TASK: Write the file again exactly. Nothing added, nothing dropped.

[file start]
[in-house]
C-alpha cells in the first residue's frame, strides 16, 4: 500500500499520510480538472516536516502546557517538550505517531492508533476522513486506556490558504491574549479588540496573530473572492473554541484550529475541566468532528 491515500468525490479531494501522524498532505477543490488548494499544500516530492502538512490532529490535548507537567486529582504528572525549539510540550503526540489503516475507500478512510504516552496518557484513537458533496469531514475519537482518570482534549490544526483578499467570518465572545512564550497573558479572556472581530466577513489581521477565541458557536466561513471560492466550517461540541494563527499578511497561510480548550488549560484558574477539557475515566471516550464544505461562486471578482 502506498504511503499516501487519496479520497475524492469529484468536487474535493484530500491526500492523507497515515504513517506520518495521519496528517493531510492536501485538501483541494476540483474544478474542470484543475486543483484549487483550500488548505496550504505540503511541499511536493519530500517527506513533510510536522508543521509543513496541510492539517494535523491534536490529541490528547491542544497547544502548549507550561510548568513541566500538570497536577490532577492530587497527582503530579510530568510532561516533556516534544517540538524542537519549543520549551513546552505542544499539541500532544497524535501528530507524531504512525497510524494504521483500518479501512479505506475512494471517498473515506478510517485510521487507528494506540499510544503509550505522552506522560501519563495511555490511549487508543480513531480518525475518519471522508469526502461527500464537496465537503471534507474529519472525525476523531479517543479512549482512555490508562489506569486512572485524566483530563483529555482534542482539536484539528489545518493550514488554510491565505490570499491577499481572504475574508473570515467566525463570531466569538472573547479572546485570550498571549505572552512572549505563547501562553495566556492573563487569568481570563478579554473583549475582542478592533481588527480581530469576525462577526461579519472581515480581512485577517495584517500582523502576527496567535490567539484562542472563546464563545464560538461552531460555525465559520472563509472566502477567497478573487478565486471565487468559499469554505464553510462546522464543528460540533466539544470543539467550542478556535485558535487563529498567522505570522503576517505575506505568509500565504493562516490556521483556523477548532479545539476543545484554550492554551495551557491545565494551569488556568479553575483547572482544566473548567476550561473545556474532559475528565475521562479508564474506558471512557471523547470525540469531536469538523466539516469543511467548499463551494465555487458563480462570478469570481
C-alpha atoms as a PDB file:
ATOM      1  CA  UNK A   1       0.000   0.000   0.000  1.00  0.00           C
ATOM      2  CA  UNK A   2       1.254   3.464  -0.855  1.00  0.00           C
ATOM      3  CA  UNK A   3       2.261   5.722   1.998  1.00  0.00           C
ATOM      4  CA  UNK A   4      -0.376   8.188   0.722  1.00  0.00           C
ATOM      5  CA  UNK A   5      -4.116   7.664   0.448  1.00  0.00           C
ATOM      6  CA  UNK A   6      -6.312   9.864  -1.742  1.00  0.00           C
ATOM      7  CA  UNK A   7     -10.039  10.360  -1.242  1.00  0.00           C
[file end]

[in-house]
C-alpha cells in the first residue's frame, strides 16, 4: 500500500499520510480538472516536516502546557517538550505517531492508533476522513486506556490558504491574549479588540496573530473572492473554541484550529475541566468532528 491515500468525490479531494501522524498532505477543490488548494499544500516530492502538512490532529490535548507537567486529582504528572525549539510540550503526540489503516475507500478512510504516552496518557484513537458533496469531514475519537482518570482534549490544526483578499467570518465572545512564550497573558479572556472581530466577513489581521477565541458557536466561513471560492466550517461540541494563527499578511497561510480548550488549560484558574477539557475515566471516550464544505461562486471578482 502506498504511503499516501487519496479520497475524492469529484468536487474535493484530500491526500492523507497515515504513517506520518495521519496528517493531510492536501485538501483541494476540483474544478474542470484543475486543483484549487483550500488548505496550504505540503511541499511536493519530500517527506513533510510536522508543521509543513496541510492539517494535523491534536490529541490528547491542544497547544502548549507550561510548568513541566500538570497536577490532577492530587497527582503530579510530568510532561516533556516534544517540538524542537519549543520549551513546552505542544499539541500532544497524535501528530507524531504512525497510524494504521483500518479501512479505506475512494471517498473515506478510517485510521487507528494506540499510544503509550505522552506522560501519563495511555490511549487508543480513531480518525475518519471522508469526502461527500464537496465537503471534507474529519472525525476523531479517543479512549482512555490508562489506569486512572485524566483530563483529555482534542482539536484539528489545518493550514488554510491565505490570499491577499481572504475574508473570515467566525463570531466569538472573547479572546485570550498571549505572552512572549505563547501562553495566556492573563487569568481570563478579554473583549475582542478592533481588527480581530469576525462577526461579519472581515480581512485577517495584517500582523502576527496567535490567539484562542472563546464563545464560538461552531460555525465559520472563509472566502477567497478573487478565486471565487468559499469554505464553510462546522464543528460540533466539544470543539467550542478556535485558535487563529498567522505570522503576517505575506505568509500565504493562516490556521483556523477548532479545539476543545484554550492554551495551557491545565494551569488556568479553575483547572482544566473548567476550561473545556474532559475528565475521562479508564474506558471512557471523547470525540469531536469538523466539516469543511467548499463551494465555487458563480462570478469570481
C-alpha atoms as a PDB file:
ATOM      1  CA  UNK A   1       0.000   0.000   0.000  1.00  0.00           C
ATOM      2  CA  UNK A   2       1.254   3.464  -0.855  1.00  0.00           C
ATOM      3  CA  UNK A   3       2.261   5.722   1.998  1.00  0.00           C
ATOM      4  CA  UNK A   4      -0.376   8.188   0.722  1.00  0.00           C
ATOM      5  CA  UNK A   5      -4.116   7.664   0.448  1.00  0.00           C
ATOM      6  CA  UNK A   6      -6.312   9.864  -1.742  1.00  0.00           C
ATOM      7  CA  UNK A   7     -10.039  10.360  -1.242  1.00  0.00           C